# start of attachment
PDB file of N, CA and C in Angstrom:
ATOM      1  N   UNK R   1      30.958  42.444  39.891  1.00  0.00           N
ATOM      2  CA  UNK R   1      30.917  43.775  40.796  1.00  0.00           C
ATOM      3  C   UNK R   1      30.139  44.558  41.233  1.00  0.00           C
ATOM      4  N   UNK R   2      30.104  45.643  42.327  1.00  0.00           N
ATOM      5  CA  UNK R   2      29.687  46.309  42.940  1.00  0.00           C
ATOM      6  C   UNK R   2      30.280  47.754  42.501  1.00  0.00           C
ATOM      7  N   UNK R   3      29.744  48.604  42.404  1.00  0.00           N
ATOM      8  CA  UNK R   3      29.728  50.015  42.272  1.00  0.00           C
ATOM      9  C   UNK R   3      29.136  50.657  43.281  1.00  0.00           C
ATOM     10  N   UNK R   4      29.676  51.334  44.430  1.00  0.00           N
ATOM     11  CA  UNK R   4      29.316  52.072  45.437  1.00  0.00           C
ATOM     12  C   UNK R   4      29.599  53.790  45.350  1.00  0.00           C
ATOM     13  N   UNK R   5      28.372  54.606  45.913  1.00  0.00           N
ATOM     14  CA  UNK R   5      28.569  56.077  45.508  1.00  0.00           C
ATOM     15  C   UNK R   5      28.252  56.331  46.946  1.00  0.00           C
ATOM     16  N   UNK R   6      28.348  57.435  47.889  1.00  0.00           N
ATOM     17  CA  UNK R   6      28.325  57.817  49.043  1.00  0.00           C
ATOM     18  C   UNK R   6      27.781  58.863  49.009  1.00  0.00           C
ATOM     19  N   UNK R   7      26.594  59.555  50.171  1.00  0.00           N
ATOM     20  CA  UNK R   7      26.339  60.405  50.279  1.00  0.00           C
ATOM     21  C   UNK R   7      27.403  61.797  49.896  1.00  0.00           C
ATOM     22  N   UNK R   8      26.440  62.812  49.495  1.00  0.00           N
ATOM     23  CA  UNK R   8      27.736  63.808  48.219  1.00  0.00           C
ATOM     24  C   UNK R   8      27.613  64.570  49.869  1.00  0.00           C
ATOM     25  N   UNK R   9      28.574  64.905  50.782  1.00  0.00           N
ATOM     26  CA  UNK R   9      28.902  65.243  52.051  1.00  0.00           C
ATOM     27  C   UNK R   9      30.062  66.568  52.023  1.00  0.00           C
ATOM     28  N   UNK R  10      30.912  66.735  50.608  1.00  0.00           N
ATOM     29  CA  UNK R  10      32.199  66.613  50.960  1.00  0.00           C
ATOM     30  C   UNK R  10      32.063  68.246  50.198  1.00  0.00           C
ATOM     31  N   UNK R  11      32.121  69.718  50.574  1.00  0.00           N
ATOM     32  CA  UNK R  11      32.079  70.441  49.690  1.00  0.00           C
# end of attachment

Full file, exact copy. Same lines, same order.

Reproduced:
PDB file of N, CA and C in Angstrom:
ATOM      1  N   UNK R   1      30.958  42.444  39.891  1.00  0.00           N
ATOM      2  CA  UNK R   1      30.917  43.775  40.796  1.00  0.00           C
ATOM      3  C   UNK R   1      30.139  44.558  41.233  1.00  0.00           C
ATOM      4  N   UNK R   2      30.104  45.643  42.327  1.00  0.00           N
ATOM      5  CA  UNK R   2      29.687  46.309  42.940  1.00  0.00           C
ATOM      6  C   UNK R   2      30.280  47.754  42.501  1.00  0.00           C
ATOM      7  N   UNK R   3      29.744  48.604  42.404  1.00  0.00           N
ATOM      8  CA  UNK R   3      29.728  50.015  42.272  1.00  0.00           C
ATOM      9  C   UNK R   3      29.136  50.657  43.281  1.00  0.00           C
ATOM     10  N   UNK R   4      29.676  51.334  44.430  1.00  0.00           N
ATOM     11  CA  UNK R   4      29.316  52.072  45.437  1.00  0.00           C
ATOM     12  C   UNK R   4      29.599  53.790  45.350  1.00  0.00           C
ATOM     13  N   UNK R   5      28.372  54.606  45.913  1.00  0.00           N
ATOM     14  CA  UNK R   5      28.569  56.077  45.508  1.00  0.00           C
ATOM     15  C   UNK R   5      28.252  56.331  46.946  1.00  0.00           C
ATOM     16  N   UNK R   6      28.348  57.435  47.889  1.00  0.00           N
ATOM     17  CA  UNK R   6      28.325  57.817  49.043  1.00  0.00           C
ATOM     18  C   UNK R   6      27.781  58.863  49.009  1.00  0.00           C
ATOM     19  N   UNK R   7      26.594  59.555  50.171  1.00  0.00           N
ATOM     20  CA  UNK R   7      26.339  60.405  50.279  1.00  0.00           C
ATOM     21  C   UNK R   7      27.403  61.797  49.896  1.00  0.00           C
ATOM     22  N   UNK R   8      26.440  62.812  49.495  1.00  0.00           N
ATOM     23  CA  UNK R   8      27.736  63.808  48.219  1.00  0.00           C
ATOM     24  C   UNK R   8      27.613  64.570  49.869  1.00  0.00           C
ATOM     25  N   UNK R   9      28.574  64.905  50.782  1.00  0.00           N
ATOM     26  CA  UNK R   9      28.902  65.243  52.051  1.00  0.00           C
ATOM     27  C   UNK R   9      30.062  66.568  52.023  1.00  0.00           C
ATOM     28  N   UNK R  10      30.912  66.735  50.608  1.00  0.00           N
ATOM     29  CA  UNK R  10      32.199  66.613  50.960  1.00  0.00           C
ATOM     30  C   UNK R  10      32.063  68.246  50.198  1.00  0.00           C
ATOM     31  N   UNK R  11      32.121  69.718  50.574  1.00  0.00           N
ATOM     32  CA  UNK R  11      32.079  70.441  49.690  1.00  0.00           C